The Wings still need to figure out how to deliver more punishing hits, and, finish up on the checking in order to make it harder to play against them for the full sixty minutes, making any opponent think twice before coming after anyone on the team.
Florida is missing some key players, but, the Wings better not take anything for granted. The Panthers have had success against the Wings and they now have Matthew Tkachuk as well as two Staal brothers to contend with.
It’s the Wings vs the Panthers. The puck is set to drop around 7:30 PM, and will be broadcast exclusively on ESPN+ and Hulu. You can also listen to Ken Kal and Paul Woods on the Red Wings Radio Network (97.1 The Ticket in Detroit).
It’s a Live Blog!
from Helene St. James of the Detroit Free Press,
"Our D has been great," forward Michael Rasmussen said. "Offensively, for sure, but just defensively, those guys work their butts off and play real hard and make plays when it’s time but also keep is simple and predictable."
Määttä and Ben Chiarot were among the additions made last summer by general manager Steve Yzerman, and they've surpassed the expectation that they would improve the top four. Määttä has been a terrific partner for Hronek (who has a plus rating for the first time in his five-year NHL career) and Chiarot for Seider. Those two pairings have played every game, and the Wings haven't had that kind of stability and skill in their top four in a decade.
Gustav Lindstrom and Robert Hagg were on the third pairing when the season began, but Jake Walman entered the lineup Nov. 15 after being cleared from offseason surgery, and of late he has been paired with Jordan Oesterle. Walman is an excellent skater with a terrific shot, and both he and Oesterle have a goal to their name....
Coach Derek Lalonde described the blue line corps as "NHL defensemen managing their game."
"I know lots has been made of our injuries up front — we have Bertuzzi out, we have Fabbri out, we have (Elmer) Söderblom out. Three of our top six, top nine. But we’ve been healthy on the back end, and that’s been able to sustain those injuries up front. When they are managing their game, that’s a big part of it."
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via the NHL's YouTube page,
Recapping a wild contest between the Kings and Kraken, craziness around the crease, quick starts around the league, a failed celly and just a few brain cramps!
from Elliotte Friedman of Sportsnet,
- Quote of the week: “We’d all like to make a (bleeping) trade,” one GM said, “But there’s no room to do it.”
- Team I wonder about for Brock Boeser: Washington. This is a personal opinion, but I wonder if a Boeser-Anthony Mantha move makes any sense for both. The Capitals need a jolt, and, as GM Brian MacLellan said last weekend, can’t do anything financially lopsided until there’s clarity on Nicklas Backstrom’s availability. Mantha’s cap hit is slightly lower than Boeser’s, and he’s got one fewer year — which would appeal to Vancouver. Anyway, just an idea.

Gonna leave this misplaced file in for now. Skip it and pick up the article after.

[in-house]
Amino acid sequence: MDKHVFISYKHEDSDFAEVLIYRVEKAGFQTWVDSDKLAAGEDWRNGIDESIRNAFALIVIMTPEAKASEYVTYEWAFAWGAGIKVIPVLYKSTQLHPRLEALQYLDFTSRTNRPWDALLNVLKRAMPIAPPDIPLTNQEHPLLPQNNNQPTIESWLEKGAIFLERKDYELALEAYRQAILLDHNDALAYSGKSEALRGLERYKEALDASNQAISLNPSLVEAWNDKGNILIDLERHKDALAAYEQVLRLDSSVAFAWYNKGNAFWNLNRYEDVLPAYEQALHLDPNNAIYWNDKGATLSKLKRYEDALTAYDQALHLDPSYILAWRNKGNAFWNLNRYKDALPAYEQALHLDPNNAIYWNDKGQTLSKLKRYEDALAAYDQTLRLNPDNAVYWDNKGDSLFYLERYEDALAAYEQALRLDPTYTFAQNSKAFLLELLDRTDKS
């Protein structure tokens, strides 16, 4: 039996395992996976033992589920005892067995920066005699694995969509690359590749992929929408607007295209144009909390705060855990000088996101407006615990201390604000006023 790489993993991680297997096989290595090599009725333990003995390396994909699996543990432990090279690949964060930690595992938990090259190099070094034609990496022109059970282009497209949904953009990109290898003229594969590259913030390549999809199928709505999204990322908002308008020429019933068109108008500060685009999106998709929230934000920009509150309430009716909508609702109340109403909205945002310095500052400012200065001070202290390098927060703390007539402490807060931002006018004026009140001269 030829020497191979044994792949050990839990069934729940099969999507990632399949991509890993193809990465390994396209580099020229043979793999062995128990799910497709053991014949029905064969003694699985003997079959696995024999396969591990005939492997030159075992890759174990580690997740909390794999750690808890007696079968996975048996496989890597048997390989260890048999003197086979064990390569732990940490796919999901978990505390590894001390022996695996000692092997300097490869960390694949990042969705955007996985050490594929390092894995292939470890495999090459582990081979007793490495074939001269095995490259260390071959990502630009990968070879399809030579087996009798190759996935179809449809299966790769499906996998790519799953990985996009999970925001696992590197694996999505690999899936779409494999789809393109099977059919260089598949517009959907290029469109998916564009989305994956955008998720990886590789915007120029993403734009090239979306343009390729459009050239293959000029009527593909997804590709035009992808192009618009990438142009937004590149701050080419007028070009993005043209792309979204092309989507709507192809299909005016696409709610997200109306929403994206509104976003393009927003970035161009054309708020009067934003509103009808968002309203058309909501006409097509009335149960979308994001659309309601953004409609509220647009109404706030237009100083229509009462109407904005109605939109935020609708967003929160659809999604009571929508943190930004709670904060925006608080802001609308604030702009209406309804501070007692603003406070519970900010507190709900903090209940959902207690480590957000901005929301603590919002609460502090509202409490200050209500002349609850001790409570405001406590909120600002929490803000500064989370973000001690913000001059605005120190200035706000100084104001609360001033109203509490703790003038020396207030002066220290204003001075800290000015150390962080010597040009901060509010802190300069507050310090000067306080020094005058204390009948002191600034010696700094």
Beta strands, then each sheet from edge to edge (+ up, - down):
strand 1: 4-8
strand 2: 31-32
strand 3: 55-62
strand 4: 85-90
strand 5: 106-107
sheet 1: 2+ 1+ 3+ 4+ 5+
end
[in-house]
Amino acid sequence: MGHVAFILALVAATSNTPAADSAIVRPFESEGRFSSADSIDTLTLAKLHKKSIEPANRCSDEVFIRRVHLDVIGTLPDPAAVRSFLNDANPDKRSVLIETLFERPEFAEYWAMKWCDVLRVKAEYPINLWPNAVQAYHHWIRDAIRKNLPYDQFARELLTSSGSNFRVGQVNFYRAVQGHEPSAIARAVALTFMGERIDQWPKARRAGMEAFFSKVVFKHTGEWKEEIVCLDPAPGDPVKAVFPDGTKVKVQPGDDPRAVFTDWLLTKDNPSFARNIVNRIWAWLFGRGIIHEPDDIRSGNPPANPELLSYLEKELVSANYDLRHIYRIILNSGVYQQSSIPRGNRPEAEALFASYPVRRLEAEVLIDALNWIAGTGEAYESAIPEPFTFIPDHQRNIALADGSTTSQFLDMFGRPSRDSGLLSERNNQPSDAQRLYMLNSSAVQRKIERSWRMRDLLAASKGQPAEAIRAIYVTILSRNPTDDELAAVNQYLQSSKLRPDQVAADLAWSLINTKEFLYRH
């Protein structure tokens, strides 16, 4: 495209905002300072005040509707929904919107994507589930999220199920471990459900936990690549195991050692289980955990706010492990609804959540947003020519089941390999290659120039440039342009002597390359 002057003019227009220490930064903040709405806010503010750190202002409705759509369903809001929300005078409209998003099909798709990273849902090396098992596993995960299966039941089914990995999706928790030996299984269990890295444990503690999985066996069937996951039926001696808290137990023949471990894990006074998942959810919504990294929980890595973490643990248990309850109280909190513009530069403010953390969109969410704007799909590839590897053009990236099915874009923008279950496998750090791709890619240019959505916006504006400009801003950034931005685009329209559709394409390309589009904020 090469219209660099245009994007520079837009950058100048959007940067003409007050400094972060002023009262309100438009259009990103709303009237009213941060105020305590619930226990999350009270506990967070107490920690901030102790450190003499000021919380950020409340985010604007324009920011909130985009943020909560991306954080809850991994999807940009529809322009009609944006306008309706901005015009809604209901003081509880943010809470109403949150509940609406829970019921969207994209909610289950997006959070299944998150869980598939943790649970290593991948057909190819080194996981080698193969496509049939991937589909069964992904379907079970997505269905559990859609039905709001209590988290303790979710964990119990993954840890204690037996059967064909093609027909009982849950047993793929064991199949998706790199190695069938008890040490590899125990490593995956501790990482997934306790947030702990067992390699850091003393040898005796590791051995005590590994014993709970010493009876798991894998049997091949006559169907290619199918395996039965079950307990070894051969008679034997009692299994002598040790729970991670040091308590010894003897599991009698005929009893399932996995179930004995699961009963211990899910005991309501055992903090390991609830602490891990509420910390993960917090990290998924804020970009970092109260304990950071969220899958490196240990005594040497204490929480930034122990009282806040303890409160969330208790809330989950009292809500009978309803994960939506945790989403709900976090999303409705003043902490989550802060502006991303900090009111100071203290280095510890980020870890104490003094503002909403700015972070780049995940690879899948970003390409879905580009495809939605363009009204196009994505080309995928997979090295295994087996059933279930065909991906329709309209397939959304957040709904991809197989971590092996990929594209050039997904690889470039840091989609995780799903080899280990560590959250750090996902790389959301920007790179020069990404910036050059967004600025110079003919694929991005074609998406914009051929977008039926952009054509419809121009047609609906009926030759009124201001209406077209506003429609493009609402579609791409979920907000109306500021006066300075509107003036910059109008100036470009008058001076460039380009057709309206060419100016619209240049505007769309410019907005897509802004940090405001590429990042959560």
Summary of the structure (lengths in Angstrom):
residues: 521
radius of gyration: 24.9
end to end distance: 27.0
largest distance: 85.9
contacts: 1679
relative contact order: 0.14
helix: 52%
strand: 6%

- Couple executives said they took notice of the last thing Erik Karlsson said last weekend in his Hockey Night in Canada pre-game interview: “I’ve got lots of years left in me, guys.” It wasn’t only that the said it, but the way he said it: making a point of adding that comment while taking off the headset, when it looked like the conversation had concluded. Karlsson said he wants to win, that as a child, “I use to cry after every loss,” before adding, “I don’t do that any more,” which was pretty funny.
- Also taped a podcast interview with Todd McLellan on Wednesday. One of the topics was the NHL’s scoring explosion, as league-average save percentage is on-pace to be the lowest in 16 years. My theory is that the NHL’s crackdowns on obstruction, goalie equipment, slashing and cross-checking combined with more skill than ever throughout a lineup have made it much, much harder to defend. (I don’t think too many people are complaining about it, either.)
McLellan agreed with that, but took it one step further — that it’s these great shooters and passers have found and can exploit the weaknesses in the ways goalies are taught to play....
more on the last topic plus other notes....
from Pierre LeBrun of The Athletic,
We’ve got some ’80s hockey back in vogue, minus the Cooperall pants and Jofa helmets, of course.
We’re talking about wild, high-scoring games.
On Nov. 29 in Los Angeles, it was a 9-8 overtime contest between the Kraken and Kings. Six days later, it was a ridiculous 7-6 overtime game between the Habs and Canucks in Vancouver. On Wednesday night alone, it was Tage Thompson scoring five goals in a 9-4 Sabres win over the Blue Jackets, the Oilers coming only one goal shy of that total in an 8-2 win over the Coyotes and the Canucks winning another high-scoring overtime affair, this time 6-5 over the Sharks.
These games are emblematic of a wacky NHL season full of lead changes and, of course, goals galore.